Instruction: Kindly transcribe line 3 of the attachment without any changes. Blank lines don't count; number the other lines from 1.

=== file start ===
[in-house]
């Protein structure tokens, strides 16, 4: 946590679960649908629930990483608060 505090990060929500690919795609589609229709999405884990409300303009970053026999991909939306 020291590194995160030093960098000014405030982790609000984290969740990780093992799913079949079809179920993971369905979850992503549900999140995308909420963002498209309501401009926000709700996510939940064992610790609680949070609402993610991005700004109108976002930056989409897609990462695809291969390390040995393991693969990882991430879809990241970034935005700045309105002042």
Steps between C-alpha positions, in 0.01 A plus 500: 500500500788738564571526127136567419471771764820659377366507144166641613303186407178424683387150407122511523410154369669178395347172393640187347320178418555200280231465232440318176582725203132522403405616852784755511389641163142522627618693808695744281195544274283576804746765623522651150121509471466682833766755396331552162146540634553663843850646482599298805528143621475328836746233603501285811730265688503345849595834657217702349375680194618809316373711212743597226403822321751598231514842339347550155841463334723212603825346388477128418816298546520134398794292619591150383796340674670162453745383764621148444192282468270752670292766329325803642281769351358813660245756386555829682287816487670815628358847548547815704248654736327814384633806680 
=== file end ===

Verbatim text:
Steps between C-alpha positions, in 0.01 A plus 500: 500500500788738564571526127136567419471771764820659377366507144166641613303186407178424683387150407122511523410154369669178395347172393640187347320178418555200280231465232440318176582725203132522403405616852784755511389641163142522627618693808695744281195544274283576804746765623522651150121509471466682833766755396331552162146540634553663843850646482599298805528143621475328836746233603501285811730265688503345849595834657217702349375680194618809316373711212743597226403822321751598231514842339347550155841463334723212603825346388477128418816298546520134398794292619591150383796340674670162453745383764621148444192282468270752670292766329325803642281769351358813660245756386555829682287816487670815628358847548547815704248654736327814384633806680 